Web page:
King Tut's parents were believed to be brother and sister. Image Credit: CC BY-SA 2.0 Harry Potts
New findings have suggested that King Tutankhamun's half-sister may have suckled him when he was a baby.
One of the most famous Pharaohs in Egyptian history, King Tutankhamun was a mere child when he began his reign and died only 9 years later following a life plagued by ill-health and injury.
Much still remains unknown about the boy king's genealogy however it is generally believed that his parents were actually brother and sister and that this interbreeding would have been responsible for many of the genetic defects that he had suffered from throughout his life.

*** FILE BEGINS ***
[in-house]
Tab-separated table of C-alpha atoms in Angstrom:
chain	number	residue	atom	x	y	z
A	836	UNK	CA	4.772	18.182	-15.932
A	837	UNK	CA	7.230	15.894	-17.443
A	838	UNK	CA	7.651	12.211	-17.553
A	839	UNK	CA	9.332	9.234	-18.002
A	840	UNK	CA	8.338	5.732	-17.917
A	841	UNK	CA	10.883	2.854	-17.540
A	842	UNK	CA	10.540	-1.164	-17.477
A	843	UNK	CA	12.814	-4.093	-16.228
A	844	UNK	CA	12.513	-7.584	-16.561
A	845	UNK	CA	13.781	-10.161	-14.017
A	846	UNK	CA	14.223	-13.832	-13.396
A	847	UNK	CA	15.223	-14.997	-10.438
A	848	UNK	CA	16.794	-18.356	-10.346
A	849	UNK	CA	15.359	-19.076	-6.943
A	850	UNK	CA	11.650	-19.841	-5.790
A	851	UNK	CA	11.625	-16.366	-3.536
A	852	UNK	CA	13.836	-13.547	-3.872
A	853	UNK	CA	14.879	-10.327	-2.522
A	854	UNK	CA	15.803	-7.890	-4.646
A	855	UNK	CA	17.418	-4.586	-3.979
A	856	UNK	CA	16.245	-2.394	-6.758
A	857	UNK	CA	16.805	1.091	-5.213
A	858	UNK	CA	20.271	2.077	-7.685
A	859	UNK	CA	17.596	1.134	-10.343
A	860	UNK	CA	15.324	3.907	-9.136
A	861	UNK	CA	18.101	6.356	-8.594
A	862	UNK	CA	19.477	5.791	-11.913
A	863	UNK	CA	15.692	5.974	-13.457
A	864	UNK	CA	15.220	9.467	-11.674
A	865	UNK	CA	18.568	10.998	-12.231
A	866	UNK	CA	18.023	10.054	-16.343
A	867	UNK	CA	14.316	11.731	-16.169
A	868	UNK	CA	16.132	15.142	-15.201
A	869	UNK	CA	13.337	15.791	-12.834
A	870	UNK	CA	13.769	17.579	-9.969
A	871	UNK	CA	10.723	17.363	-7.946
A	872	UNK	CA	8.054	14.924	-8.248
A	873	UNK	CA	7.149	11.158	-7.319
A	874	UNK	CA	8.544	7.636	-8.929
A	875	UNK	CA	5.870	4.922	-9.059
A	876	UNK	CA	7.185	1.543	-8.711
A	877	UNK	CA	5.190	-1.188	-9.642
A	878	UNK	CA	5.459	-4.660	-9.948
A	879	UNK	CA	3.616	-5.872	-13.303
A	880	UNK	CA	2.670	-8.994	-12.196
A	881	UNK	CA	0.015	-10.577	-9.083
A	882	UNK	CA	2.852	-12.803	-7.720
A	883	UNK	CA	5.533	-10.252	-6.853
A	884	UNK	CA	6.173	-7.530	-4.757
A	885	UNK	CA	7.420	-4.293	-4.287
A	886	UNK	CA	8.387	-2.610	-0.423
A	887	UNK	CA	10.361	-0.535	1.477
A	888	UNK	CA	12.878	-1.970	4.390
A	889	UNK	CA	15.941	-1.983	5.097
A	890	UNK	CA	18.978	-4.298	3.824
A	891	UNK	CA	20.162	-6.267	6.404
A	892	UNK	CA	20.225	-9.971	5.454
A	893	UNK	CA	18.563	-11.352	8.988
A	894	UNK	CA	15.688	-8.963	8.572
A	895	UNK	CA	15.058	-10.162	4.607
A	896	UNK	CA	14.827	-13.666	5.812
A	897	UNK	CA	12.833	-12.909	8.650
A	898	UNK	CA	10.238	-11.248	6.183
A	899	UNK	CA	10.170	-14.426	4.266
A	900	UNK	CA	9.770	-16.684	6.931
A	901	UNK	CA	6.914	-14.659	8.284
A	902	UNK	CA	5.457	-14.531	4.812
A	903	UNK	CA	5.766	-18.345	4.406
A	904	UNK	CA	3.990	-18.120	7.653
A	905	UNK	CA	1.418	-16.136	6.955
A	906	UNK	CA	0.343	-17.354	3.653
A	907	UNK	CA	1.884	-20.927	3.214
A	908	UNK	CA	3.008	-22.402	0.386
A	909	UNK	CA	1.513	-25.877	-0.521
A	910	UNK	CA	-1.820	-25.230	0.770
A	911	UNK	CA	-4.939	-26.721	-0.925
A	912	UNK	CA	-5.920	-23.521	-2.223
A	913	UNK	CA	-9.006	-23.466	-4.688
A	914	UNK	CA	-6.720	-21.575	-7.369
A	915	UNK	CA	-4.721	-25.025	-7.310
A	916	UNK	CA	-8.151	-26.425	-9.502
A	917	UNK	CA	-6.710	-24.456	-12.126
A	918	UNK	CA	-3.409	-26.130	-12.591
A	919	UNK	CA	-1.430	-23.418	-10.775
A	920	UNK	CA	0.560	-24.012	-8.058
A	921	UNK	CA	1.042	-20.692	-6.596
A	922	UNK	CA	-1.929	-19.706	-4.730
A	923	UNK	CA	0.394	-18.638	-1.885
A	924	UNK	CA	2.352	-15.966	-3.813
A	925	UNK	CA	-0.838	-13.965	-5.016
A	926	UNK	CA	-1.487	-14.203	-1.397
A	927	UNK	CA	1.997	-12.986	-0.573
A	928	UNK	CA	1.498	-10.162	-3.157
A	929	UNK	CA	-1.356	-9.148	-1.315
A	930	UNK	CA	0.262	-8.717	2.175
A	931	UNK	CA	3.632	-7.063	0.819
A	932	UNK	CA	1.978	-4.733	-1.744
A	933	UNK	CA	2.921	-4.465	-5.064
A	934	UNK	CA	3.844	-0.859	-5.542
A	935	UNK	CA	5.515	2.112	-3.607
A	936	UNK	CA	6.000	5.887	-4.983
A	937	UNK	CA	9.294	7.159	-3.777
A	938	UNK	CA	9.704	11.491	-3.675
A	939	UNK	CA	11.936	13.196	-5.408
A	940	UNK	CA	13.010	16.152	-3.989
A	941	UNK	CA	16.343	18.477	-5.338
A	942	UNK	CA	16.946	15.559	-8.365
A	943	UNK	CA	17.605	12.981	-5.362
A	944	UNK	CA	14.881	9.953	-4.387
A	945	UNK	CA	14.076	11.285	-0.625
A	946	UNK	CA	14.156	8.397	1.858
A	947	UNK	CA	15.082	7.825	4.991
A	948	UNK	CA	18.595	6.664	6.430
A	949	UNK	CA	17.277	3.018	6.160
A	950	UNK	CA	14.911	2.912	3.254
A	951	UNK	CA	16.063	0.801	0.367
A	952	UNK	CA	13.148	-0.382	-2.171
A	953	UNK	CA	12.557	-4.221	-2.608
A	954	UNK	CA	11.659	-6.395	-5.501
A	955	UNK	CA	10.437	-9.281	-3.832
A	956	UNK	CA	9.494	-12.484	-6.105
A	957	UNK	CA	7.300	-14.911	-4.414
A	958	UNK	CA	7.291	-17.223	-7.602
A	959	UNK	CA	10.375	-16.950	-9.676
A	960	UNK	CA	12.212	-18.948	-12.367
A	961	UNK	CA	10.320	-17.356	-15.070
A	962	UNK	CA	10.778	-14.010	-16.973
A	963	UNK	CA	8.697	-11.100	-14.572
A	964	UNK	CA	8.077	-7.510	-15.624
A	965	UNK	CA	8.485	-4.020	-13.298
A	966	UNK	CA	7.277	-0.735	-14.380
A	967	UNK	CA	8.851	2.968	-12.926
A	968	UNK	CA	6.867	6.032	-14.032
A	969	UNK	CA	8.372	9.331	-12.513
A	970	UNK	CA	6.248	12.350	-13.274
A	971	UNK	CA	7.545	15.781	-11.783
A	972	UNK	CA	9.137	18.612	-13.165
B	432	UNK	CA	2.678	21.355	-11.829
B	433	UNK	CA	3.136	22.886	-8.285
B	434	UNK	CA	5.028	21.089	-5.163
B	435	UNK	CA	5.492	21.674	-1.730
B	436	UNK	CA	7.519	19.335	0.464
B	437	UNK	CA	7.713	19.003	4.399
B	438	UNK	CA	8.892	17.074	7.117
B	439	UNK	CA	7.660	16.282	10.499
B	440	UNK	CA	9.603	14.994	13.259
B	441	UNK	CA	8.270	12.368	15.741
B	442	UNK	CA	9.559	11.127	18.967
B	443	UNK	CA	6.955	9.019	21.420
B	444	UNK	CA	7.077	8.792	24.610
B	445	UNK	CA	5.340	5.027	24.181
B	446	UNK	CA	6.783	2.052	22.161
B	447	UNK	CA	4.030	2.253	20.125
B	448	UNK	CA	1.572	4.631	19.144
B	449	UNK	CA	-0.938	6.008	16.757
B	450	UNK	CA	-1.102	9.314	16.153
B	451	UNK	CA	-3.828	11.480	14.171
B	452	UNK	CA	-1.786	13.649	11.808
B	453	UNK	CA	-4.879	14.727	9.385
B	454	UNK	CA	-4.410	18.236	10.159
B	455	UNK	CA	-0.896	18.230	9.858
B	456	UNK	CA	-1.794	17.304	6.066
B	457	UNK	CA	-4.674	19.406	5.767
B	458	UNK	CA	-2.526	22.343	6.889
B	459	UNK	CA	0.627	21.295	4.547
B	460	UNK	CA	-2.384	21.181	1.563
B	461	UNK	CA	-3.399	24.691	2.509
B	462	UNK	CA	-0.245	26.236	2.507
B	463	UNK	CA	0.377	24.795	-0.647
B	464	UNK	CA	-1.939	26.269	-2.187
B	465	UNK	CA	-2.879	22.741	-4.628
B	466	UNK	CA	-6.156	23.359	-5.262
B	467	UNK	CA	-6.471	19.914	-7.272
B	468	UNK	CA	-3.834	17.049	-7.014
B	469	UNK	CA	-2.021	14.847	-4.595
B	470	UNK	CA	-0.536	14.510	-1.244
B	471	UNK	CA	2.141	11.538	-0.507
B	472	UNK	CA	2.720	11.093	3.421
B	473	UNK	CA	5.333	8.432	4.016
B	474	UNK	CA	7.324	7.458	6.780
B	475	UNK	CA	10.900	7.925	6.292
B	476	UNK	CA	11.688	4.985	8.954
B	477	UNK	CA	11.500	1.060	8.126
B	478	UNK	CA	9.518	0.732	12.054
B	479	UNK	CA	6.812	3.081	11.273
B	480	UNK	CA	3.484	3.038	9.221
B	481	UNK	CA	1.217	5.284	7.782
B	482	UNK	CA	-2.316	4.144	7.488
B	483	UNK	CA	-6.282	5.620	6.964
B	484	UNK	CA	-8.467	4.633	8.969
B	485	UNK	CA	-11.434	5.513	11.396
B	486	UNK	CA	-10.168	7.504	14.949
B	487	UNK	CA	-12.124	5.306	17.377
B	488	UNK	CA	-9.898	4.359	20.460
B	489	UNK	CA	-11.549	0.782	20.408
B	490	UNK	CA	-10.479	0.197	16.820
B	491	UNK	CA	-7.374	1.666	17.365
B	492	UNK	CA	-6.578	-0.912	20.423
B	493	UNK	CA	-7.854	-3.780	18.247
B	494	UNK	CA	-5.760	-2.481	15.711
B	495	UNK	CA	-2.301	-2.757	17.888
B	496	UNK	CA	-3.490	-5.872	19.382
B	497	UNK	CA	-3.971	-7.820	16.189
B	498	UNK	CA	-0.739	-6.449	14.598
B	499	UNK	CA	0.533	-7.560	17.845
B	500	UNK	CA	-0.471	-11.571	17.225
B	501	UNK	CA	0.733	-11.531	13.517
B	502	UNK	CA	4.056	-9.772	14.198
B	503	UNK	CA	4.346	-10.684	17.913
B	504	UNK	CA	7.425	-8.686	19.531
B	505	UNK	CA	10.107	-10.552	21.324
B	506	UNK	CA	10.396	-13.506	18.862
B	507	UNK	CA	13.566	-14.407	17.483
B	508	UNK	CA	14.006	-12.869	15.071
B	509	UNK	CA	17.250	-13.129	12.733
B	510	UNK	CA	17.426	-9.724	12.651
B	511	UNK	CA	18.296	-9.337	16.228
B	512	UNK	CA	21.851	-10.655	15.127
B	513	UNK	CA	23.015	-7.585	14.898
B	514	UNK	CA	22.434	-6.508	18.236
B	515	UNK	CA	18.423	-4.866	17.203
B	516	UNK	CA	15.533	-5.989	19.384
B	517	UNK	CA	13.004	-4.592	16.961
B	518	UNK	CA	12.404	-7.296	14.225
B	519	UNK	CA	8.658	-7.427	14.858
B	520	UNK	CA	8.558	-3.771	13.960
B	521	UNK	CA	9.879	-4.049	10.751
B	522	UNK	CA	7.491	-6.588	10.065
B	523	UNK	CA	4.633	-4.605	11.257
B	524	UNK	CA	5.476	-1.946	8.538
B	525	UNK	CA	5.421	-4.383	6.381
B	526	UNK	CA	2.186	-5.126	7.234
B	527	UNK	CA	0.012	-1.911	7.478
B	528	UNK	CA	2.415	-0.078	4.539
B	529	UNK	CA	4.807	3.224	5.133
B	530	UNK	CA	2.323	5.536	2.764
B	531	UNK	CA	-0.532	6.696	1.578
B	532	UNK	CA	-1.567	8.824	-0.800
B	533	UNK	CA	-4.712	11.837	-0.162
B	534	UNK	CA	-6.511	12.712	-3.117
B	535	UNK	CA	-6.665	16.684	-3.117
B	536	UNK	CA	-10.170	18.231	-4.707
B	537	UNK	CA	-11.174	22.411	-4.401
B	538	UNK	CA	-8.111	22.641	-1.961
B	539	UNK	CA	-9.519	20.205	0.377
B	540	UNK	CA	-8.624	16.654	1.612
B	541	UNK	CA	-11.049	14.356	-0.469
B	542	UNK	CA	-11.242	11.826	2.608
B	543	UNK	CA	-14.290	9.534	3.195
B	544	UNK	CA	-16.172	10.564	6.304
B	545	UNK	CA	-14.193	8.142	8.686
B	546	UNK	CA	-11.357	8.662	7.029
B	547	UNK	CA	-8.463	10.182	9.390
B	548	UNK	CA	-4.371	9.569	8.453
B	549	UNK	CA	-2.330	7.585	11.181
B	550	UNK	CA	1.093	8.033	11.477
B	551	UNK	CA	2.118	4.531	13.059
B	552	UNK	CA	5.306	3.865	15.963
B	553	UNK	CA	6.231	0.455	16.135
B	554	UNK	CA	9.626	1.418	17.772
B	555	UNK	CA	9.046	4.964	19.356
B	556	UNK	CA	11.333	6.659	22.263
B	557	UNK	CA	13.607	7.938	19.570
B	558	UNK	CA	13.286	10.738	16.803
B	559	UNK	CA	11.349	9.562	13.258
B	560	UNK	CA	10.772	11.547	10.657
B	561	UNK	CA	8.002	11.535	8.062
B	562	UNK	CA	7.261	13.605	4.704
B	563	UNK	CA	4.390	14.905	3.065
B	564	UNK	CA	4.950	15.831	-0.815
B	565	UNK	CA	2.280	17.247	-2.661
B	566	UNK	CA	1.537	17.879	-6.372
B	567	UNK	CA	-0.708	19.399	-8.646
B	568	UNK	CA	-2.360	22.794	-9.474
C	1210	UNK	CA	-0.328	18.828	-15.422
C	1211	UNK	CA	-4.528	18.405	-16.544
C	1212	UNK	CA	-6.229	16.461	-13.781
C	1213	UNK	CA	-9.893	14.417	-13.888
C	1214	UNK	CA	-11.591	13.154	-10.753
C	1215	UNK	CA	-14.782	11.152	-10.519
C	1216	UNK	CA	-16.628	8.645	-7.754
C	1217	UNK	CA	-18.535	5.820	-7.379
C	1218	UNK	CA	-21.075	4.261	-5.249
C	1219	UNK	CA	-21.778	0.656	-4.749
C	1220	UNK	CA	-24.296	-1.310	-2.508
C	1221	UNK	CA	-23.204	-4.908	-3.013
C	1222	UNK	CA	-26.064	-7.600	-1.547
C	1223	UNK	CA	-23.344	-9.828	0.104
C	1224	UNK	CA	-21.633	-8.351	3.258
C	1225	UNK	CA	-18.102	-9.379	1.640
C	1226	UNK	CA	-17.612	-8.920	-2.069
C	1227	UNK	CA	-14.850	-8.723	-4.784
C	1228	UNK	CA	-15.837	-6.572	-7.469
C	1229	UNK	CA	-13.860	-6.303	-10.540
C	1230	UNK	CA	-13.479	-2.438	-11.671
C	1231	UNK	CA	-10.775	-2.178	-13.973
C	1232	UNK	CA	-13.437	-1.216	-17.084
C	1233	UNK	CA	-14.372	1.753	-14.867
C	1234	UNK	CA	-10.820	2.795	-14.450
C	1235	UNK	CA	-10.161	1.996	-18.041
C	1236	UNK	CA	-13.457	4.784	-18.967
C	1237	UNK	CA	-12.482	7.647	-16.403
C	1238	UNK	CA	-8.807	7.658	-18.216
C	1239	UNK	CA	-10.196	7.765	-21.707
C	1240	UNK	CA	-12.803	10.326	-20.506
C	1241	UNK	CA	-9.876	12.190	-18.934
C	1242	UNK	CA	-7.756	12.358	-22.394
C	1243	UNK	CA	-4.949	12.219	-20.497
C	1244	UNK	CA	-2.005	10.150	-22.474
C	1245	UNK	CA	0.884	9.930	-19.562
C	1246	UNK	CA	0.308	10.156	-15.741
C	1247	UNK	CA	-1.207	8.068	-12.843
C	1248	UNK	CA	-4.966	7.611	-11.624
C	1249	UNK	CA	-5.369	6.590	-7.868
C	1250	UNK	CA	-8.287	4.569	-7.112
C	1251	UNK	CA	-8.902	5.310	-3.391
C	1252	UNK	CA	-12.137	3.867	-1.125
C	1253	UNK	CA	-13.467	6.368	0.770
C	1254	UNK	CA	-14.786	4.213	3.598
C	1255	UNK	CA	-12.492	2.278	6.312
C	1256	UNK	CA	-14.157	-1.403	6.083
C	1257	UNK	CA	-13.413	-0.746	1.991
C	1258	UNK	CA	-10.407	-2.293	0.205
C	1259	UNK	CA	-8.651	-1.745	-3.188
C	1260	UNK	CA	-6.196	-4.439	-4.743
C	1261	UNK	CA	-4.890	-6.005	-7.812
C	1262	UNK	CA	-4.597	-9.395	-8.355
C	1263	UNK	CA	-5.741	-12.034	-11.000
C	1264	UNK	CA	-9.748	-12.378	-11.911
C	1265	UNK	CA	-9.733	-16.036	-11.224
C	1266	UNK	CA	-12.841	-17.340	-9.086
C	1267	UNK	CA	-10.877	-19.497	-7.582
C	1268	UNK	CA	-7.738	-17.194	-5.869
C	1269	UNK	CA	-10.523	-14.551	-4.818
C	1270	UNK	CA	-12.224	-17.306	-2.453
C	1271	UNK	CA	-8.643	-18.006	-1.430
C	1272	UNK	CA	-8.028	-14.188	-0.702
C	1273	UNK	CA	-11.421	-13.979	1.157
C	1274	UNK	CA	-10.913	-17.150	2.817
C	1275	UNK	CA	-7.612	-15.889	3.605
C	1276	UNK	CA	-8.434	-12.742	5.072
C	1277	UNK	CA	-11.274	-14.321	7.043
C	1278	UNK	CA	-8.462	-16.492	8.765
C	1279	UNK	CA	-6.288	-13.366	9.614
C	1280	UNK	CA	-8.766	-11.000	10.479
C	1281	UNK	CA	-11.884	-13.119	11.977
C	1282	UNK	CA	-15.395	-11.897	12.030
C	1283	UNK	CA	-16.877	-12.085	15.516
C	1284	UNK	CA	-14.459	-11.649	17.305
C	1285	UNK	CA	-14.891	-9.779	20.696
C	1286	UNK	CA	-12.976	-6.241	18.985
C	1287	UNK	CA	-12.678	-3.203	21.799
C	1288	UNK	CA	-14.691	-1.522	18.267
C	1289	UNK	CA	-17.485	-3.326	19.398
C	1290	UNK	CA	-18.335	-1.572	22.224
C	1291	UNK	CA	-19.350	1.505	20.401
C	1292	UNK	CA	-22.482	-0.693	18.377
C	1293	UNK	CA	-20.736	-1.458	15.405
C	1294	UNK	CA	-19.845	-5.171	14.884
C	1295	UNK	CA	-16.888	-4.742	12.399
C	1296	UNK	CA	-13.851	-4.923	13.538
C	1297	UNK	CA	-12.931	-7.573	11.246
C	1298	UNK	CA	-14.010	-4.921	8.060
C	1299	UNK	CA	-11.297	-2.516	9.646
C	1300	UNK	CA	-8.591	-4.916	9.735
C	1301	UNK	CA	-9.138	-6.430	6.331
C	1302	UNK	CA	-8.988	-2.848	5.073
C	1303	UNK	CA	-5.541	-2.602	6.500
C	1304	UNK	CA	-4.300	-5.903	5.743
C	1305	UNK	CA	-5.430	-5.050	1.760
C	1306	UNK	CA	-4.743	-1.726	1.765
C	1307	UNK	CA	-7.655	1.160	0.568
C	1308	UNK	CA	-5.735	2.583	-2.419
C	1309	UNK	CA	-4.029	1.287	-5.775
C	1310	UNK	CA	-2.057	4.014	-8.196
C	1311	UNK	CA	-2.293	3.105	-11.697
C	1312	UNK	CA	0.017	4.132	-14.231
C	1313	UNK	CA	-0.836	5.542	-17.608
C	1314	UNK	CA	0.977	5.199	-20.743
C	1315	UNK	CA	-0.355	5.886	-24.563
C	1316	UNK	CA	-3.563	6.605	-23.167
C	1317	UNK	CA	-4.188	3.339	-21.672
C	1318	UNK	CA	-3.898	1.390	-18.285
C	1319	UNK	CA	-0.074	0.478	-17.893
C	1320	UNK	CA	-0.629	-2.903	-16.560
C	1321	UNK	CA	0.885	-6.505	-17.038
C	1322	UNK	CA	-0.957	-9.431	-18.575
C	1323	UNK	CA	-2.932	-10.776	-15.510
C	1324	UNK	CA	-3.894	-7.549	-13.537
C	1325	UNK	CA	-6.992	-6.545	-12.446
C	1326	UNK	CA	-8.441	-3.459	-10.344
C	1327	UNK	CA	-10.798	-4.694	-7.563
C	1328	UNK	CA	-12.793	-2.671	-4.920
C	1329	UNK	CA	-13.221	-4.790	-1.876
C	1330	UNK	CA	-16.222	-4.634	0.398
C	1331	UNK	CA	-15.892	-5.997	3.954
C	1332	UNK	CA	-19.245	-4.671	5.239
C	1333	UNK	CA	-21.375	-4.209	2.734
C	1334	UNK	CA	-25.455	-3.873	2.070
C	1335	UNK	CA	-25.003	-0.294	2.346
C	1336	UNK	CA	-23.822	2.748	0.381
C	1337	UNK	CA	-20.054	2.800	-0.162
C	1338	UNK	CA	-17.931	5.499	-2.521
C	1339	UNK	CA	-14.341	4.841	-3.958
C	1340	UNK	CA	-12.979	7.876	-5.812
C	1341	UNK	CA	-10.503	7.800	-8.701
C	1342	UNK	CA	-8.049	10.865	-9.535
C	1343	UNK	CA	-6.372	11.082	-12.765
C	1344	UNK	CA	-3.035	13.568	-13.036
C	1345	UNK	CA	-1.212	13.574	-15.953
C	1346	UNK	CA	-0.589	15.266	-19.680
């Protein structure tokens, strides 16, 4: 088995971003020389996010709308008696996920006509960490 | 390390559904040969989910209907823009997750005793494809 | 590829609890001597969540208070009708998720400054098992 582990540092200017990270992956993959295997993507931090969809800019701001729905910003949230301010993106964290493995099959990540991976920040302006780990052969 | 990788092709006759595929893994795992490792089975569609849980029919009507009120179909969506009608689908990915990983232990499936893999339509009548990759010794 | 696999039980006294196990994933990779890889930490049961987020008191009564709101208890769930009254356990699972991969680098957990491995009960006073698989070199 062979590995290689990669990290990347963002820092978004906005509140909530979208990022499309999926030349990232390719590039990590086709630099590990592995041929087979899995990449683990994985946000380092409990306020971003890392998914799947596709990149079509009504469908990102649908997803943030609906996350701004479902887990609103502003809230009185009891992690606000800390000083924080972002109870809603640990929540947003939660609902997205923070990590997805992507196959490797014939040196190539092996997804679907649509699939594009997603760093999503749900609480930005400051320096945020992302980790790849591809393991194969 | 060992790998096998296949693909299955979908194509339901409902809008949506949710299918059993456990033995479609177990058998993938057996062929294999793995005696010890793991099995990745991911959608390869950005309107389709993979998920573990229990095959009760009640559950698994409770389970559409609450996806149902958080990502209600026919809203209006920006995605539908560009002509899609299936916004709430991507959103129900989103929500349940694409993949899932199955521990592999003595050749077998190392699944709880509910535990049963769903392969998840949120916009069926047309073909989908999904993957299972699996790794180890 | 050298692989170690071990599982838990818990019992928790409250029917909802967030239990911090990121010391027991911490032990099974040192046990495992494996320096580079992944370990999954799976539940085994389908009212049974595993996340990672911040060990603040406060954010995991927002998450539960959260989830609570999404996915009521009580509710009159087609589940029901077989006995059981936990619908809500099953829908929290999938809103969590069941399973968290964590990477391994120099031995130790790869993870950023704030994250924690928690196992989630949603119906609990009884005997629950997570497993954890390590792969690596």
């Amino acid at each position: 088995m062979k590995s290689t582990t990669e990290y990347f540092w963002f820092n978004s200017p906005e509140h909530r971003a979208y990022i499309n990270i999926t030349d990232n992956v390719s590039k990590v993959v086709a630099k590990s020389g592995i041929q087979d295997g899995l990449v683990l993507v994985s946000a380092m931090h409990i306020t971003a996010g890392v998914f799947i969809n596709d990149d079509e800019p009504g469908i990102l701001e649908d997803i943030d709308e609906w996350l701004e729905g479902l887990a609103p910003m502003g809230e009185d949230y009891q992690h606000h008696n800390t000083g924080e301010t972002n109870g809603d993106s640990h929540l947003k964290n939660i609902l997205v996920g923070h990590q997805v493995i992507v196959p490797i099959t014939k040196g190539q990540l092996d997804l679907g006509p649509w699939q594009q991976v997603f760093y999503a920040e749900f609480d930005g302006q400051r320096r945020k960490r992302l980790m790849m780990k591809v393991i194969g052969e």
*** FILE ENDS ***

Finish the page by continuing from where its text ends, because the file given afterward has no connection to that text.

Now new evidence has also been found suggesting that his wet nurse Maya, whose tomb was discovered in 1996 at a necropolis to the south of Cairo, was actually his half-sister Meritaten.
The discovery was revealed by French archaeologist Alain Zivie and is based on an analysis of carvings within Maya's tomb which show distinct similarities between her and King Tut.
"The extraordinary thing is that they are very similar," he said. "They have the same chin, the eyes, the family traits. The carvings show Maya sitting on the royal throne and he is sitting on her."
To date the actual mummy of Meritaten has never been found however some experts believe that it could be located inside a hidden room within the walls of Tutankhamun's burial chamber.
If this does turn out to be true then it could help to further unlock the mysteries of the boy king and paint a more complete picture of what life would have been like for him more than 3,000 years ago.
Source: Independent | Comments (6)
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